U.S. steel stocks fall as trade war intensifies

U.S. steel stocks fall as trade war intensifies

(Reuters) - Shares in U.S. steel stocks fell on Friday as investors worried about escalating global trade tensions after President Donald Trump announced hefty tariffs on China.

Industrial and materials indexes also ended down, though above their session lows, after the Trump administration said early on Friday it was placing a 25 percent tariff on $50 billion of goods from China related to intellectual property and technology, and pledged to impose further levies if China retaliates.

Within minutes, China said it planned to retaliate and announced 25 percent tariffs on U.S. goods worth $50 billion.

The Trump administration had previously announced tariffs on imported steel and aluminium coming from several countries.

Canada and Mexico have said they will retaliate for the Washington-imposed metals tariffs.

The S&P 1500 Steel index <.SPCOMSTEEL> fell 2.8 percent, while U.S. Steel Corp shares closed down 4.2 percent.

Steel Dynamics shares closed off 4.6 percent and Nucor Corp shares fell 2.4 percent after both also issued financial expectations for the current quarter.

"The (steel company) earnings have been strong as a result of the tariffs the administration put in place already. Investors are worried that with the trade war escalating today it's better to sell ... and take profits," said Michael O’Rourke, chief market strategist at JonesTrading in Greenwich, Connecticut.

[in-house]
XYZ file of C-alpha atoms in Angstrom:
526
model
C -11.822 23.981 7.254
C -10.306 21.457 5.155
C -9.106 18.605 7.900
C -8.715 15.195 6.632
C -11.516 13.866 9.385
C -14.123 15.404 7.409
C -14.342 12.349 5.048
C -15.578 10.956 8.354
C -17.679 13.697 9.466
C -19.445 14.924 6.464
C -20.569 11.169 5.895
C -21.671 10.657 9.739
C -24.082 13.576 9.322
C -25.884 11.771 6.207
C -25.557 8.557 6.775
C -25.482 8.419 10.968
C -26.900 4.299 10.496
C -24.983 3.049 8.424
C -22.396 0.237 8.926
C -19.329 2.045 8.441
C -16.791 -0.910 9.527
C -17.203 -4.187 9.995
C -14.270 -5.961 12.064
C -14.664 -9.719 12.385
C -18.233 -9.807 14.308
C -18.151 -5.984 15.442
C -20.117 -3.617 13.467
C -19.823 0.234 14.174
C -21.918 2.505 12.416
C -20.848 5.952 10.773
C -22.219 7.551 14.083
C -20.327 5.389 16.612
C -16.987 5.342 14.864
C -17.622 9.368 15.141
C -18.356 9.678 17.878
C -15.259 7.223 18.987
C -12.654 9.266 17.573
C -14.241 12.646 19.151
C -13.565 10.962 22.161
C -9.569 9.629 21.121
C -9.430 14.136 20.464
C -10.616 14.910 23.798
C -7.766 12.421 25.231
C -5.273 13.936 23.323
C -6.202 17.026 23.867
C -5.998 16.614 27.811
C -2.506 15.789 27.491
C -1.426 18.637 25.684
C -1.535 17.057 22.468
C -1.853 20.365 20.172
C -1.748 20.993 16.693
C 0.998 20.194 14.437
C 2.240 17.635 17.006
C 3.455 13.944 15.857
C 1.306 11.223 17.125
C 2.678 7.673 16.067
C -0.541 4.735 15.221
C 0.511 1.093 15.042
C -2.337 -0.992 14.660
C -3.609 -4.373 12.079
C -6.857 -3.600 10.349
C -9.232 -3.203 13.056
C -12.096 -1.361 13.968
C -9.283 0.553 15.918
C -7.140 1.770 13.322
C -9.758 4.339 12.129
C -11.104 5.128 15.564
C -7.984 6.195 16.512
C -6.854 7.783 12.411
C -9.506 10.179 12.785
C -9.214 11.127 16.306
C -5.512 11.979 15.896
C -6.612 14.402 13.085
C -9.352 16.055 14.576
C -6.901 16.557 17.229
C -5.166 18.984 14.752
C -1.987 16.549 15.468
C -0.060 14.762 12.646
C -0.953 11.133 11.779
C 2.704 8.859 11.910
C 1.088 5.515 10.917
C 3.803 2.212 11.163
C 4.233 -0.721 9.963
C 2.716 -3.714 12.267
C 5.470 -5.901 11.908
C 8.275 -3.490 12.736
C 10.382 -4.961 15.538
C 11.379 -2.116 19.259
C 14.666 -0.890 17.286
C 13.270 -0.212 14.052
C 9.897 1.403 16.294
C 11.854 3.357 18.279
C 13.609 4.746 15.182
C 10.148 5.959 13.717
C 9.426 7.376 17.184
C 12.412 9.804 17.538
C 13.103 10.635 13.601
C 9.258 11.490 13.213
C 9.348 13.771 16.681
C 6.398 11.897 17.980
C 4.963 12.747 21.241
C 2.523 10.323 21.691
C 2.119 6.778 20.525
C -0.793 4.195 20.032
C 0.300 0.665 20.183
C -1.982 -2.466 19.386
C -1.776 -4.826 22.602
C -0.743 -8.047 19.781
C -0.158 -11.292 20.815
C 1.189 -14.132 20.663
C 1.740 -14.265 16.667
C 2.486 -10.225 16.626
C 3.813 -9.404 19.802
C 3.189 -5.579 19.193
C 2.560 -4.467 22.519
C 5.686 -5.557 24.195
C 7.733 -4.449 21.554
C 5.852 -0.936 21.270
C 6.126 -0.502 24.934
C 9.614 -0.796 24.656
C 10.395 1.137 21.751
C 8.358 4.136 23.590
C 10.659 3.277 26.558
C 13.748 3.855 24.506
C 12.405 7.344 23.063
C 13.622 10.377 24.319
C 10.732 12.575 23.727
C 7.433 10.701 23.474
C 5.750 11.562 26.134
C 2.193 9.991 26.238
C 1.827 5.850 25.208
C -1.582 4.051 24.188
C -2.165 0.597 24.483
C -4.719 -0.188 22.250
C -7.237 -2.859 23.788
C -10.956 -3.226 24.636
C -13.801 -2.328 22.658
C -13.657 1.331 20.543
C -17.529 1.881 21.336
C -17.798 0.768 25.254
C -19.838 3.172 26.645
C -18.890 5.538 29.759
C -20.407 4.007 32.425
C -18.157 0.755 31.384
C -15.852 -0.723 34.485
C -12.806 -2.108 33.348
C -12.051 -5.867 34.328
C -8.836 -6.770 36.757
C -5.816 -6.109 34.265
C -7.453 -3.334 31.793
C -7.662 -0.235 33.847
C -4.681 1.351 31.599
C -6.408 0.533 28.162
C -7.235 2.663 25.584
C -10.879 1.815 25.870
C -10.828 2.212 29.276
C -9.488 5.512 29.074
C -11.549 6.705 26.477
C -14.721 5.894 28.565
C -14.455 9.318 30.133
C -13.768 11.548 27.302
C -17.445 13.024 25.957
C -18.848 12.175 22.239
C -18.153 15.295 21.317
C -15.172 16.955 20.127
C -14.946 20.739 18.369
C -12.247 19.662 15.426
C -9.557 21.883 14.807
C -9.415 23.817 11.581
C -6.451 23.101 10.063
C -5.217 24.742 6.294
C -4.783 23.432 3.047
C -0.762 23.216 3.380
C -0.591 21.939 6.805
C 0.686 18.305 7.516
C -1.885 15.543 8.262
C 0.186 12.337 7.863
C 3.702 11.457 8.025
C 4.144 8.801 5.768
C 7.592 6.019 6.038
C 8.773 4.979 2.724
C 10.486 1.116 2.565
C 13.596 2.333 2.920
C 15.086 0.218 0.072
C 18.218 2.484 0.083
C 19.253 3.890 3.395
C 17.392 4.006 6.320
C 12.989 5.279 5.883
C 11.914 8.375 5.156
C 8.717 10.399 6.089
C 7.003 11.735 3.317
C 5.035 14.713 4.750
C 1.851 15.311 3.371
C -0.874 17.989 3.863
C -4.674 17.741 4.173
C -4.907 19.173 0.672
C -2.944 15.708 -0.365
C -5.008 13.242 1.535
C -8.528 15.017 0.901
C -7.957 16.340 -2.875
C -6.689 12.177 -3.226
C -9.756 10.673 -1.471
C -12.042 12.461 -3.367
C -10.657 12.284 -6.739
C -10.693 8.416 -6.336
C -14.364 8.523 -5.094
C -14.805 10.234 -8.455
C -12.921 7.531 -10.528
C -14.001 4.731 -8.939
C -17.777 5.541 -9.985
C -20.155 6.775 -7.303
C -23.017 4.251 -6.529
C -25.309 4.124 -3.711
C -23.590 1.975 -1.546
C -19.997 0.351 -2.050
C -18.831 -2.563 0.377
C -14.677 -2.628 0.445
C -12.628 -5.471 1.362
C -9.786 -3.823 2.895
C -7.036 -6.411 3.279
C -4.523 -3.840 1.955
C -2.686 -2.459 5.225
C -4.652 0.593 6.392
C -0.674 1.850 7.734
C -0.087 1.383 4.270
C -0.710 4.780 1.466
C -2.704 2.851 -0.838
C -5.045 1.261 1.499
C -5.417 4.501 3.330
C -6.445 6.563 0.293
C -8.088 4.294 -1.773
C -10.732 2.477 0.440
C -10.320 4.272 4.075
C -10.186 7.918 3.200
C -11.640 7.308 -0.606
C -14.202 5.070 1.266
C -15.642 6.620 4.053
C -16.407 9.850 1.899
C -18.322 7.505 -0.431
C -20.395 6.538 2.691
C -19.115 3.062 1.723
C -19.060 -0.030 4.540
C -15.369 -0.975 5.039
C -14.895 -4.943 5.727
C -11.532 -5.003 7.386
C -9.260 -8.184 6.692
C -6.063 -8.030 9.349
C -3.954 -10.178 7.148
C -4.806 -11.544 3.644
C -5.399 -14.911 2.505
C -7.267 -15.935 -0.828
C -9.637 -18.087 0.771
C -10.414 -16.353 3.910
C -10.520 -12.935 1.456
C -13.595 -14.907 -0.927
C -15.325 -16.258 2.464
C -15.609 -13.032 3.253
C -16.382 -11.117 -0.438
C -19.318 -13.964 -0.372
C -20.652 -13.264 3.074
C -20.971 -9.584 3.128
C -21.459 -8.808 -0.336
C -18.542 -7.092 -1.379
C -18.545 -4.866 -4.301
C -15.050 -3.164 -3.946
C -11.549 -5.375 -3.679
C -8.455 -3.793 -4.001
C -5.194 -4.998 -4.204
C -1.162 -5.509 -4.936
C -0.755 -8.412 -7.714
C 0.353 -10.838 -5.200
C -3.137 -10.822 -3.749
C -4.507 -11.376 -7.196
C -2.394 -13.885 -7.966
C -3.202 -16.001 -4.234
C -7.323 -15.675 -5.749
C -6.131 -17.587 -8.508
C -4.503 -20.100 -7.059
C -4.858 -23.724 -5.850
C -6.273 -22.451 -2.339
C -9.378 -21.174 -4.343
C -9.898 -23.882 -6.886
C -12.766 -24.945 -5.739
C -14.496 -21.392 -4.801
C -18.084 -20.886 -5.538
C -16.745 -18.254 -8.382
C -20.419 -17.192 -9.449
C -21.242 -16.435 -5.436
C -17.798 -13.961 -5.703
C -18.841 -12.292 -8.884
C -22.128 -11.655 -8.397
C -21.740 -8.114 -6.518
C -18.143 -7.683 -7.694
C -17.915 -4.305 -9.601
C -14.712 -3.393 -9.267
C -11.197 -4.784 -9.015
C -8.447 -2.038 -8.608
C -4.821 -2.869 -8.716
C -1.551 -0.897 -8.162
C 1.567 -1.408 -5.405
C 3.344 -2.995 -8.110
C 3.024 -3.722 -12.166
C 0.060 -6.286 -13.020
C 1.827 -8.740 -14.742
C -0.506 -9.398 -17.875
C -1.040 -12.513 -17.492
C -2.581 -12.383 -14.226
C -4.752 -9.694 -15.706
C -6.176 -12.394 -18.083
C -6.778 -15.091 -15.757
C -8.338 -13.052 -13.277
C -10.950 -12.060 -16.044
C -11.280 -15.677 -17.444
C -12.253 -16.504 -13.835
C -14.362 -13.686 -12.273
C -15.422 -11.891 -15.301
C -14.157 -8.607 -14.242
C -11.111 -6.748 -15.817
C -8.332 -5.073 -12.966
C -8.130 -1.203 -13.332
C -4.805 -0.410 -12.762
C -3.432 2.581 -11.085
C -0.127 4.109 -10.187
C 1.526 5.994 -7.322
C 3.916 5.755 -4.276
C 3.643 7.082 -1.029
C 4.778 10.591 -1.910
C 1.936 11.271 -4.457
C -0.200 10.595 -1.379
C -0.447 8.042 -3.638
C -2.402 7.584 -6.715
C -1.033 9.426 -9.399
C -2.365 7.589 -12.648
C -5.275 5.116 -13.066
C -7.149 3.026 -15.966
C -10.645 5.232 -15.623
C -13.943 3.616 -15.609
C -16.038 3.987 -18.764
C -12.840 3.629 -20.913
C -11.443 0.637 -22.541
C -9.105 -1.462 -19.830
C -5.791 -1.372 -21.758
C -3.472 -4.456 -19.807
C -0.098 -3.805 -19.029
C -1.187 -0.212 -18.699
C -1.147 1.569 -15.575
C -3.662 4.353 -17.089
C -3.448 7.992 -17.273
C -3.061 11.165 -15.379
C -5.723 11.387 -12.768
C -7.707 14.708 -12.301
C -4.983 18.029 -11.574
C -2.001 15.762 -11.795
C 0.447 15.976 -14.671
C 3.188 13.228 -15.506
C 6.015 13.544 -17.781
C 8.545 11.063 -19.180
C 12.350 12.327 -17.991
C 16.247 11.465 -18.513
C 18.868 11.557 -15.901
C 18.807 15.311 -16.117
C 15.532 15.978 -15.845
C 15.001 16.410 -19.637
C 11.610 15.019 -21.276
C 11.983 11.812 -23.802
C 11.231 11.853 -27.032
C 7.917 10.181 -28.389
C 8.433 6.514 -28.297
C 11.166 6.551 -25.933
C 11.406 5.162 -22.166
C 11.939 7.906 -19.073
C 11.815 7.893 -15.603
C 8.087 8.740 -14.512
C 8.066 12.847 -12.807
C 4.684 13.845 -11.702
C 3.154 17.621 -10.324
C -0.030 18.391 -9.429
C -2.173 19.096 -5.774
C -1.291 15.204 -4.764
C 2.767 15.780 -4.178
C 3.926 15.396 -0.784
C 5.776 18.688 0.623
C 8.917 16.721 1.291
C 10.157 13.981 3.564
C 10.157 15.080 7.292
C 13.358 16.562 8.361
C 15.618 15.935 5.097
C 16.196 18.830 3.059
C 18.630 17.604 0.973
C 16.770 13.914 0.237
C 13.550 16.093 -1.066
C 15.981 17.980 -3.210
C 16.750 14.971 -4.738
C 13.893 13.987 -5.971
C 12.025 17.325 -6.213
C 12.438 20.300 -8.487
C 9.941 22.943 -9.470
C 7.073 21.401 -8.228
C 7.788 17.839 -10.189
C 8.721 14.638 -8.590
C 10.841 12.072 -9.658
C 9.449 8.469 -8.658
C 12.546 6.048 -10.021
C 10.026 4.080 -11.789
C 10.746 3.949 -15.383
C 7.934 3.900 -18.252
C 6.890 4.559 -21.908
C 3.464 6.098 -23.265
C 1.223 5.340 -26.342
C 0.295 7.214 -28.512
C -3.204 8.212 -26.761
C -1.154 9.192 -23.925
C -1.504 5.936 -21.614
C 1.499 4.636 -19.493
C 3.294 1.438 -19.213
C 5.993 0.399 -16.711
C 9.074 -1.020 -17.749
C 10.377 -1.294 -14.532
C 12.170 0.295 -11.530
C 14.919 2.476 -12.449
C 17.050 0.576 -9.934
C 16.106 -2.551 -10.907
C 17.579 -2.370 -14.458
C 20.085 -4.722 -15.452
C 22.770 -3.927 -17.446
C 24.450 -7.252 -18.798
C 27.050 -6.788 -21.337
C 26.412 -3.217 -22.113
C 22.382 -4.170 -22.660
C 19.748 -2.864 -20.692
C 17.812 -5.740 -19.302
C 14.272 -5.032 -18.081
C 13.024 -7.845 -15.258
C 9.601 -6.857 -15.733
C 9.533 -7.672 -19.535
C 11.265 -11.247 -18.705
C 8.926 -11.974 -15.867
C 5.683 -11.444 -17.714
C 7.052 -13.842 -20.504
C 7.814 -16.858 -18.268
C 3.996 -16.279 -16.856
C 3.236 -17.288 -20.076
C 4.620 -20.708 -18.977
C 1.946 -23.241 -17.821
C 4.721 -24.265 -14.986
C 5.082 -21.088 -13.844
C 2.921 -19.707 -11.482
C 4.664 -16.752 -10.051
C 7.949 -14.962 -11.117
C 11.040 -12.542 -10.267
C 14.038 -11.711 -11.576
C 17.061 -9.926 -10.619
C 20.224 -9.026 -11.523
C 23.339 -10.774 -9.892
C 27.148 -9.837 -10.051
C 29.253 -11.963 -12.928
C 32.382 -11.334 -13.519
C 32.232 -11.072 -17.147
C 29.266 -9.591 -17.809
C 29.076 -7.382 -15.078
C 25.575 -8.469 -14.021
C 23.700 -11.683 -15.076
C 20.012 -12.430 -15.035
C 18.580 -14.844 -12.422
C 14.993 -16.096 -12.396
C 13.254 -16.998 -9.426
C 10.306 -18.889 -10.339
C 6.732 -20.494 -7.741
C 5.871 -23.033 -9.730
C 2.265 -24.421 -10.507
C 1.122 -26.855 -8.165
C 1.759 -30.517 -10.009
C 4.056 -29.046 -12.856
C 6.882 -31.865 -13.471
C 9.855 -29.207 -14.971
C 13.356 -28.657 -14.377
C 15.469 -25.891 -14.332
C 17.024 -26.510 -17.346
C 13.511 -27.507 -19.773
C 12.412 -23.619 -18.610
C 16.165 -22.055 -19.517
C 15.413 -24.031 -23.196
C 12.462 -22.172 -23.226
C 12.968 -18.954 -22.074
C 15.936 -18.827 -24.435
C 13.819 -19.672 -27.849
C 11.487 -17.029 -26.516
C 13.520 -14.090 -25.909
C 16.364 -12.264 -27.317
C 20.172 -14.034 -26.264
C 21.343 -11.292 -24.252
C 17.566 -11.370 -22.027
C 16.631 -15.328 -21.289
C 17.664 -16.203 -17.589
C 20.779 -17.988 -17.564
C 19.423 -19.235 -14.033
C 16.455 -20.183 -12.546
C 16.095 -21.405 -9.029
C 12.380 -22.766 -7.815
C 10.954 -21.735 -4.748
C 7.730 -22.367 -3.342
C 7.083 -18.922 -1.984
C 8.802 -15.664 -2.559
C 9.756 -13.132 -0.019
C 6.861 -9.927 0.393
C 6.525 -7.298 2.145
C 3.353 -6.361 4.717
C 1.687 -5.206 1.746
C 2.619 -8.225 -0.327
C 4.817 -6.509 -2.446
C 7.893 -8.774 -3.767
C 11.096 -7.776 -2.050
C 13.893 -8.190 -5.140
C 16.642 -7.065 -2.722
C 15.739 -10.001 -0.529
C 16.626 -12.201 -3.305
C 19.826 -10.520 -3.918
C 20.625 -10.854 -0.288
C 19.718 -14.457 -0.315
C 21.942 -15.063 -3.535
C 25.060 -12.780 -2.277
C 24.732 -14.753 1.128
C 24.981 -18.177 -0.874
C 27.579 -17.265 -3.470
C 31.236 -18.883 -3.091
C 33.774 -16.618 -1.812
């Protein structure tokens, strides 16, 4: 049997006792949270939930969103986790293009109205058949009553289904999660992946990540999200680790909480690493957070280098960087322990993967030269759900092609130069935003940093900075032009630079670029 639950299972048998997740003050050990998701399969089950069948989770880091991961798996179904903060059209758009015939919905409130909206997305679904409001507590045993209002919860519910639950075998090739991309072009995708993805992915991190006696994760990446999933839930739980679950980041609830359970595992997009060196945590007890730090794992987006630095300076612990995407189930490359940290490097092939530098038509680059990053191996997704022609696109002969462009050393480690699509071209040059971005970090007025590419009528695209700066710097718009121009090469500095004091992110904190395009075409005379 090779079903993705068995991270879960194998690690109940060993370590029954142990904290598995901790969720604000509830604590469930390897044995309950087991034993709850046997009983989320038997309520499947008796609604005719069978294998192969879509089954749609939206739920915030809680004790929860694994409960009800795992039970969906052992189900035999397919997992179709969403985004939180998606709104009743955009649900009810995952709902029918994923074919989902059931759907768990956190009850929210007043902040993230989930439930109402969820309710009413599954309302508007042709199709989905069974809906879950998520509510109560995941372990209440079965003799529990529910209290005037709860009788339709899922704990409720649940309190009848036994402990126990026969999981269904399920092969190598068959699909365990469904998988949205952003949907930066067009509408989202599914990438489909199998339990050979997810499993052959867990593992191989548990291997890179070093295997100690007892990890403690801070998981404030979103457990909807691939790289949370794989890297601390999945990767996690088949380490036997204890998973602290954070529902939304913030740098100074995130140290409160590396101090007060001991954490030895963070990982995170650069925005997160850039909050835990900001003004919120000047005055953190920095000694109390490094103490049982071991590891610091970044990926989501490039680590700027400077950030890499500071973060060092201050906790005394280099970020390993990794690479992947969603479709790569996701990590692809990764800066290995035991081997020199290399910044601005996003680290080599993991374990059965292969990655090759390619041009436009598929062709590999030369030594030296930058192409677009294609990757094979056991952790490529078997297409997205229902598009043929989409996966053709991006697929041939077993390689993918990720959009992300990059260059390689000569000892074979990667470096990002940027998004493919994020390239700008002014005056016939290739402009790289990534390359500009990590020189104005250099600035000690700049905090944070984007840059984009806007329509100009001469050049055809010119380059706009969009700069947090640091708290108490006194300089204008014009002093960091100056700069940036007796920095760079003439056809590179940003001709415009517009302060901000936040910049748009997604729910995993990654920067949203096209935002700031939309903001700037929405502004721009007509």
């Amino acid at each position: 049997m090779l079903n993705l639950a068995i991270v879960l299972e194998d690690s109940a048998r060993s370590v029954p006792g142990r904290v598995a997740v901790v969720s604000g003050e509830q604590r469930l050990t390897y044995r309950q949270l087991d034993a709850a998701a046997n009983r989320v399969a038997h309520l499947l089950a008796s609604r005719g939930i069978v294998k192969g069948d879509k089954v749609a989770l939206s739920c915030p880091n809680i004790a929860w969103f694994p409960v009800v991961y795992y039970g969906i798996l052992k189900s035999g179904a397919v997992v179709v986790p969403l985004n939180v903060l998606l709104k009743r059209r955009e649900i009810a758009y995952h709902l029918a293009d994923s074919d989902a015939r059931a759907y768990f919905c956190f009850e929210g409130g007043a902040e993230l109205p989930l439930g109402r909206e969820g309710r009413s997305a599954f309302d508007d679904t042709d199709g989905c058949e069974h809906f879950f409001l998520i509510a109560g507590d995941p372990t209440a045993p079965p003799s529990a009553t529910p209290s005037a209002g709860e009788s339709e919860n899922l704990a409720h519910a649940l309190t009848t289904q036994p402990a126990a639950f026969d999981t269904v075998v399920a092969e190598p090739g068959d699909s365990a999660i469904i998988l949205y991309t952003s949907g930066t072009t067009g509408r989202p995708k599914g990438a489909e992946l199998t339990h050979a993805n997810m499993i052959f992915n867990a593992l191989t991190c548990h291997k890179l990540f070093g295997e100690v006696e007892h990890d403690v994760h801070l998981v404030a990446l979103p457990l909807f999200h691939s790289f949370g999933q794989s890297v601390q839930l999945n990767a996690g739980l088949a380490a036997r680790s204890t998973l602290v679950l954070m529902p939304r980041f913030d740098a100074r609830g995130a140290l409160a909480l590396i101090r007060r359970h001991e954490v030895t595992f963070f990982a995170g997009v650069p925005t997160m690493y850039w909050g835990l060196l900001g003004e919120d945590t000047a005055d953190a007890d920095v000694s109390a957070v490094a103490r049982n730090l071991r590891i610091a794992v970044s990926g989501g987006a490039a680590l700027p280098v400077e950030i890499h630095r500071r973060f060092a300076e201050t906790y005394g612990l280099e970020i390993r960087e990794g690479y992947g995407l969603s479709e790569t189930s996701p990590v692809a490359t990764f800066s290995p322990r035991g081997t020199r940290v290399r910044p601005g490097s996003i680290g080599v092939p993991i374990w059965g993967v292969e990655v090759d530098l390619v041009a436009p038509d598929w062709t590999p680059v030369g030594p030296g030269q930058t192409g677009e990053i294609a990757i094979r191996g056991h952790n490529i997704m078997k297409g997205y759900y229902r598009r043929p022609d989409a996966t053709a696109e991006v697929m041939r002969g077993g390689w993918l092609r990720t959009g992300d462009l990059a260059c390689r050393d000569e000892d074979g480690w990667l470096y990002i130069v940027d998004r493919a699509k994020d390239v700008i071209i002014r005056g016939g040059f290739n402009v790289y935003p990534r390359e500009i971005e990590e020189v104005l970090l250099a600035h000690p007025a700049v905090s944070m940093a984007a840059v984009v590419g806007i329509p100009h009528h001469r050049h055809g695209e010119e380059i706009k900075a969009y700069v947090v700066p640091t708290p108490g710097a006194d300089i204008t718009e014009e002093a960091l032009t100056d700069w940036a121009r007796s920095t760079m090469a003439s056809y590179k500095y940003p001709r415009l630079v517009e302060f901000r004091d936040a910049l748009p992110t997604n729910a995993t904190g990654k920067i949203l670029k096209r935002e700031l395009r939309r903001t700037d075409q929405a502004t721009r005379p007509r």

If U.S. industrial sales to China are curtailed, investors worry this would indirectly hurt demand for steel and other materials used in products, such as agricultural machinery, O'Rourke said.

Shares of aluminium supplier Alcoa fell 5.2 percent.

The S&P 500 materials index <.SPLRCM> closed down 0.6 percent, while the industrials index <.SPLRCI> fell 0.3 percent.

Boeing Co , down 1.3 percent, and Caterpillar Inc , which fell 2 percent, were the biggest drags on the industrials sector.

"Industrial stocks are being hurt by the trade sanctions announced by the U.S., and compounding it is the stronger dollar," said Paul Nolte, portfolio manager at Kingsview Asset Management in Chicago.

Strength in the dollar often hurts companies selling goods overseas as it makes their prices less competitive.

The dollar index <.DXY>, which measures the greenback against a basket of other major currencies, was flat but still on track for a 2.9 percent increase for the year to date.

(Reporting by Sinéad Carew; Editing by James Dalgleish and Bill Berkrot)

This story has not been edited by Firstpost staff and is generated by auto-feed.


Updated Date: Jun 16, 2018 03:06 AM

Also Watch

Social Media Star: Abhishek Bachchan, Varun Grover reveal how they handle selfies, trolls and broccoli
  • Monday, July 16, 2018 It's a Wrap: Soorma star Diljit Dosanjh and Hockey legend Sandeep Singh in conversation with Parul Sharma
  • Monday, July 16, 2018 Watch: Dalit man in Uttar Pradesh defies decades of prejudice by taking out baraat in Thakur-dominated Nizampur village
  • Monday, July 16, 2018 India's water crisis: After govt apathy, Odisha farmer carves out 3-km canal from hills to tackle scarcity in village
  • Sunday, July 15, 2018 Maurizio Sarri, named as new Chelsea manager, is owner Roman Abramovich's latest gamble in quest for 'perfect football'

Also See